Worried private renters plan for a winter of gym showers and café wifi
- Only 29 per cent of Britain’s private renters believe their current rental property is as energy efficient as it could be
- 47 per cent are confused about the energy efficiency changes they can make without breaching their tenancy agreements
- Tenants plan to keep their energy bills down this winter by having a morning shower in the gym, charging their tech in the office, and keeping warm in cafes
- 26 per cent think it will be more cost effective to buy a few hot drinks rather than heating their home
- 23 per cent will take the opportunity to visit friends and family members instead of switching their own heating on
31st October 2022: New research has revealed that while most of Britain’s private tenants don’t think their rental property is as energy efficient as it could be, nearly half (47 per cent) are confused about the energy efficiency changes they can make to their homes without breaching their tenancy agreements.
The poll of 2,000 private tenants has found that many plan to keep their energy bills down this winter by having a morning shower in the gym (22 per cent), charging their tech in the office (26 per cent), and keeping warm in cafes (20 per cent).
Concerns about rising energy bills means that 26 per cent think it will be more cost effective to buy a few hot drinks, rather than heating their home. And 23 per cent will take the opportunity to visit friends and family members, while their own heating stays off.
More than a third (36 per cent) think this will help them manage their outgoings this winter, with 14 per cent admitting they have no idea how much their next energy bill will be.
Fewer than three in 10 respondents (29 per cent) believe their current rental property is as energy efficient as it could be. One in five would like double glazed windows installed, while 28 per cent want better external wall insulation. A quarter also think their property would benefit from an entirely new boiler being installed, and 29 per cent want solar panels put in. Just under six in 10 (59 per cent) find it frustrating that most of the information available about making homes energy efficient seems to be geared towards homeowners.
Smart Energy GB, which commissioned the OnePoll research, has produced an energy efficiency guide for renters to help them identify areas where they can take action. Advice includes speaking to your landlord about loft or cavity wall insulation, checking your radiators for thermostatic valves, installing temporary reflective panels behind radiators and requesting a smart meter from your energy supplier.
Victoria Bacon, Smart Energy GB, said:
“With energy bills increasing, many people are making plans to beat the rising cost of living.
“But for renters, not knowing what energy efficiency changes they’re allowed to make can be an extra worry.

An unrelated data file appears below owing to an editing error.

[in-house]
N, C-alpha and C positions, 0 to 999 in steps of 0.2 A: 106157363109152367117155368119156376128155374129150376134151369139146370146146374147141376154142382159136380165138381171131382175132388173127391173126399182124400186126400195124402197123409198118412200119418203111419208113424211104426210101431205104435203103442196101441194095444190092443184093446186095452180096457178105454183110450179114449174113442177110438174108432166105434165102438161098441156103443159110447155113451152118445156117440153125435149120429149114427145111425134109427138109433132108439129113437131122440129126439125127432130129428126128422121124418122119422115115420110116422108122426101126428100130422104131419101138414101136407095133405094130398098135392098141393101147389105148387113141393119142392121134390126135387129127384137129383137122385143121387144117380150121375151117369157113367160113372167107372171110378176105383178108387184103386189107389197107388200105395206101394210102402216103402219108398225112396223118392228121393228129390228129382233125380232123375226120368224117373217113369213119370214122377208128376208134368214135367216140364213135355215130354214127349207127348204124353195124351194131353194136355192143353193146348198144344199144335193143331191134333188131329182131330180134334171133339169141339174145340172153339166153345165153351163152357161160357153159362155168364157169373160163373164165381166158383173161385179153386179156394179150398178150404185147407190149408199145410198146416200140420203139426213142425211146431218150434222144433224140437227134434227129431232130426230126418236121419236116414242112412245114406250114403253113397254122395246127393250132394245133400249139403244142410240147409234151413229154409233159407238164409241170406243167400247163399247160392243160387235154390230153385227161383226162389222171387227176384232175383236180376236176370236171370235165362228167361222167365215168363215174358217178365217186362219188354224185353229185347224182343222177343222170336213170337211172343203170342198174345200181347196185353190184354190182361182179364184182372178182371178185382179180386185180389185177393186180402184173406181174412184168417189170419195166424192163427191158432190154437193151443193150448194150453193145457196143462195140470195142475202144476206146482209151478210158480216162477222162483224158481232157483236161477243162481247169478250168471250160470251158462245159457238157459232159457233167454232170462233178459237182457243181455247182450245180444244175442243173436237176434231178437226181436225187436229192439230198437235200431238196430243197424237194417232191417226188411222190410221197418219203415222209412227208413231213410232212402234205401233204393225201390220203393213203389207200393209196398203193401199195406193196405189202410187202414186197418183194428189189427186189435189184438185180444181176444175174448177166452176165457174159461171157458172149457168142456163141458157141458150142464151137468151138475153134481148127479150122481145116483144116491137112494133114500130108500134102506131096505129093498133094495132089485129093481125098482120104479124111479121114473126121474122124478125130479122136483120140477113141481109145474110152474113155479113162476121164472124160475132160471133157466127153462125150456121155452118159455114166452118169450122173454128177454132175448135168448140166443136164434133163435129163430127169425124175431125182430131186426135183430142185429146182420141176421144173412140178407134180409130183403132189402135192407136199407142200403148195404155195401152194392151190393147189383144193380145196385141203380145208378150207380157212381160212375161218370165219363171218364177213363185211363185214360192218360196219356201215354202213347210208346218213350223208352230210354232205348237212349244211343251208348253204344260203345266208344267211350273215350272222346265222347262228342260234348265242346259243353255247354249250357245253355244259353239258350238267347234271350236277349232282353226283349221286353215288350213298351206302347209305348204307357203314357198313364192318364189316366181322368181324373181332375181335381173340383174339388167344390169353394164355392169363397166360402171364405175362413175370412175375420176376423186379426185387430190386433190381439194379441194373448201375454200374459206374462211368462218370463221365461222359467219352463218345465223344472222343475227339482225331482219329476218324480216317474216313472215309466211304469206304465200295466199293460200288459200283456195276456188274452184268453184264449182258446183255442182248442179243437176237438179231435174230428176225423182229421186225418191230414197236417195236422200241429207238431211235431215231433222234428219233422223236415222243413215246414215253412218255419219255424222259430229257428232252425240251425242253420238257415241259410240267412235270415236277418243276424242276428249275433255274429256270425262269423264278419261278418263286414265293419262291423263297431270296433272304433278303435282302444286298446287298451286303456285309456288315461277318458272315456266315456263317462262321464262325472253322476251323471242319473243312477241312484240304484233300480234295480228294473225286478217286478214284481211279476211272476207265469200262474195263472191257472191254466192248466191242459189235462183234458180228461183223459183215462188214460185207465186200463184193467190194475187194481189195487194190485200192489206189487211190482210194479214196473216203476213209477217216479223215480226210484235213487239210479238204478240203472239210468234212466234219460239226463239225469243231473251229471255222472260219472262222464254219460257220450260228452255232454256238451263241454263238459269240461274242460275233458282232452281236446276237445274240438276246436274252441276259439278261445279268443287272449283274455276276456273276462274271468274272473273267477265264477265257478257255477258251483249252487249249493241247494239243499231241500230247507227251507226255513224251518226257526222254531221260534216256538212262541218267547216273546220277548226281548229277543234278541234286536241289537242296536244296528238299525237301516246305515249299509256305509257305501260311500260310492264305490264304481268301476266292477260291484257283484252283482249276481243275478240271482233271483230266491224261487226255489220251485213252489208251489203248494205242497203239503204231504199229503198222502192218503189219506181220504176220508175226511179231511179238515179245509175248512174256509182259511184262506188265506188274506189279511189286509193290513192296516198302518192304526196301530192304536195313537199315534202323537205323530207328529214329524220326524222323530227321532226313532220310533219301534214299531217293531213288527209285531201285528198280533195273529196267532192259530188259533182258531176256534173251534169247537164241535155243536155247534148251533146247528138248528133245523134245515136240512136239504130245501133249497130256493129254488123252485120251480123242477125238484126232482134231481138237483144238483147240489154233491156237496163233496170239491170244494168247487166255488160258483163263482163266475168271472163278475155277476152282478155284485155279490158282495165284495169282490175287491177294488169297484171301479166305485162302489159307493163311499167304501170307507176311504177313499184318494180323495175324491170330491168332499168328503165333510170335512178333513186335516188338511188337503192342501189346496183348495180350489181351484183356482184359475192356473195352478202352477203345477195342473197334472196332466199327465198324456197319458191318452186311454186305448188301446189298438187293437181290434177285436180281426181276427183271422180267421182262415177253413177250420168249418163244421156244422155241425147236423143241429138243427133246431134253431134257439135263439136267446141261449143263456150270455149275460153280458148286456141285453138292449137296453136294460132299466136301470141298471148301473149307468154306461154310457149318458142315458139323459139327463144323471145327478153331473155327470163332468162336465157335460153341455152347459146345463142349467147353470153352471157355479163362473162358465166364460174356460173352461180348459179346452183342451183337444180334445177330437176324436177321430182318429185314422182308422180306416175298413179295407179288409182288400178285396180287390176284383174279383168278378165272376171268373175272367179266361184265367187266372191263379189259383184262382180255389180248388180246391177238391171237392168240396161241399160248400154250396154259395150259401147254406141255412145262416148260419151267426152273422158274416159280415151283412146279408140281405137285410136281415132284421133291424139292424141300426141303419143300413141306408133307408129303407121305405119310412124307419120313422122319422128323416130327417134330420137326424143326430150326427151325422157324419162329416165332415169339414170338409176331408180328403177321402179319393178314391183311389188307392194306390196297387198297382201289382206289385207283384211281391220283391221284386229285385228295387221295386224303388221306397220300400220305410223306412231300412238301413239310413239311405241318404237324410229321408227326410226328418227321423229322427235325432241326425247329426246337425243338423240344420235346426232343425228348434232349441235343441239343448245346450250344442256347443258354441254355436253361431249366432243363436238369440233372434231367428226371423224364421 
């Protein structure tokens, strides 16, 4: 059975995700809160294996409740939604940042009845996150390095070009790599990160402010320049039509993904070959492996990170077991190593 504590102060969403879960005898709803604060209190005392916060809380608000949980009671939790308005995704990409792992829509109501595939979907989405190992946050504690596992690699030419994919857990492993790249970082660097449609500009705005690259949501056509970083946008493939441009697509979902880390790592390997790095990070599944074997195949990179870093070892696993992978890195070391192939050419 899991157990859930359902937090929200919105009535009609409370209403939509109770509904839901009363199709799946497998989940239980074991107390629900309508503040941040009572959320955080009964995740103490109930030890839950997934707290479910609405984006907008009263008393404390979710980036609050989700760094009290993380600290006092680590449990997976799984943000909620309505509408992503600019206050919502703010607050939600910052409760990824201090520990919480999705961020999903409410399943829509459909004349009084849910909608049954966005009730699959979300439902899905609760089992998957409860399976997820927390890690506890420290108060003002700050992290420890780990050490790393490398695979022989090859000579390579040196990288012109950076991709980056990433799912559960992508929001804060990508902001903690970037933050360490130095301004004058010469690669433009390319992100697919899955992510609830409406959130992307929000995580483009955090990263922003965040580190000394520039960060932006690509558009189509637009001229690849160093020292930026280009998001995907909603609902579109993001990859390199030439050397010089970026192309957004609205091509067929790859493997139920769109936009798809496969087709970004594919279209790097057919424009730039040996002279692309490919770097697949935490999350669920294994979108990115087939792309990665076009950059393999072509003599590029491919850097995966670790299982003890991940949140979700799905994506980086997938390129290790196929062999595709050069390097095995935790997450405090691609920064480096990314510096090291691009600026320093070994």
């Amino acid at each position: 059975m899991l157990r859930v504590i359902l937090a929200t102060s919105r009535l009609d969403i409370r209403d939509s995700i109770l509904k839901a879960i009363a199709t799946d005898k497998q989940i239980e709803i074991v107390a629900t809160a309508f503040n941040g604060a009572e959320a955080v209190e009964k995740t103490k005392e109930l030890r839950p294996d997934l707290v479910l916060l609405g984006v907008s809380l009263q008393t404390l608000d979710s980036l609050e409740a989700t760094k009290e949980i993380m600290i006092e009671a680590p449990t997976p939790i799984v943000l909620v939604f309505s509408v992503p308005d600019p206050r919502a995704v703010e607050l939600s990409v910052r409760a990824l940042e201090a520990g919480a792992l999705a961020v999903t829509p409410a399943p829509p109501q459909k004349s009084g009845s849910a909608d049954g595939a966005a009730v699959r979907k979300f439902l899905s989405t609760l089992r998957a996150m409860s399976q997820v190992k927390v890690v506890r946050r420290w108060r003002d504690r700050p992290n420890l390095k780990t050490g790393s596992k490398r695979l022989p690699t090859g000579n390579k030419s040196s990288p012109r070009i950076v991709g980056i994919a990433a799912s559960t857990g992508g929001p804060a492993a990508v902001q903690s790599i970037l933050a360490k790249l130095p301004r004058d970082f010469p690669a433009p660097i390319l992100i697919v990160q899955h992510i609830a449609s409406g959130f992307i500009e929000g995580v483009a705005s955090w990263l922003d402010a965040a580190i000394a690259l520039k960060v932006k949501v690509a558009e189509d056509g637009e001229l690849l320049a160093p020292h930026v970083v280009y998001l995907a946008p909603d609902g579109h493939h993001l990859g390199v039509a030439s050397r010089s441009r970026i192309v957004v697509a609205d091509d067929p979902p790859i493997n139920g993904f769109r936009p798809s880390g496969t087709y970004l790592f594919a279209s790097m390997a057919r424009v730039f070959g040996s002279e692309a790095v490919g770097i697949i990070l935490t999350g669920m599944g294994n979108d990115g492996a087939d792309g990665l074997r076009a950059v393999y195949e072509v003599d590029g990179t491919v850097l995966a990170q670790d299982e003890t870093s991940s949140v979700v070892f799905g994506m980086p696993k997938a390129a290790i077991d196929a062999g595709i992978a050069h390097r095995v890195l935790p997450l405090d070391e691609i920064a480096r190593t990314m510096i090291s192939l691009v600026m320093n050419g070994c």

“Our guide covers low or no cost changes, like getting a smart meter, that are simple to do and effective at helping to keep your bills down. If you pay for the gas or electricity in your rented property, you can choose to have a smart meter. We recommend you tell your landlord before you get one.”
Property expert Kate Faulkner said:
“Whether you’re looking to rent a new flat, or you want to make improvements in your existing home, there are several simple steps you can take to help keep your energy bills down this winter.
Understand how much energy you are using at what times by asking your energy supplier to fit a smart meter. Once you have one, this will make it much easier to focus on what's costing you the most.
“An easy way to cut your bills is to switch your bulbs to LEDs. If your property is difficult to keep warm, talk to your landlord about loft or cavity wall insulation and turn your thermostat down by 1 degree.
"Your smart meter’s portable in-home display shows how much energy you’re using in pounds and pence, in near-real time. Your meter reading will also be sent to your energy supplier automatically, which means one less thing on your to-do list."
A smart meter installation takes as little as two hours and can be scheduled at a time to suit you.
If you pay for the gas or electricity in your rented property, you can choose to have a smart meter. We recommend you tell your landlord before you get one.
That’s because there may be rules in your tenancy agreement about how energy is supplied to the property, including the type of meter that can be installed. If your landlord pays the energy bills, the decision to get a smart meter is up to them.
If your tenancy agreement says you need your landlord’s permission to alter metering at your property, they should not unreasonably prevent it.
Smart Energy GB’s energy efficiency guide for renters is available at smartenergygb.org/smart-meter-awareness-week.
Help is available if you are struggling to afford your energy bills or top up your prepayment meter. Visit https://www.nea.org.uk/advice-support/information-leaflets/ or www.eas.org.uk if you are in Scotland.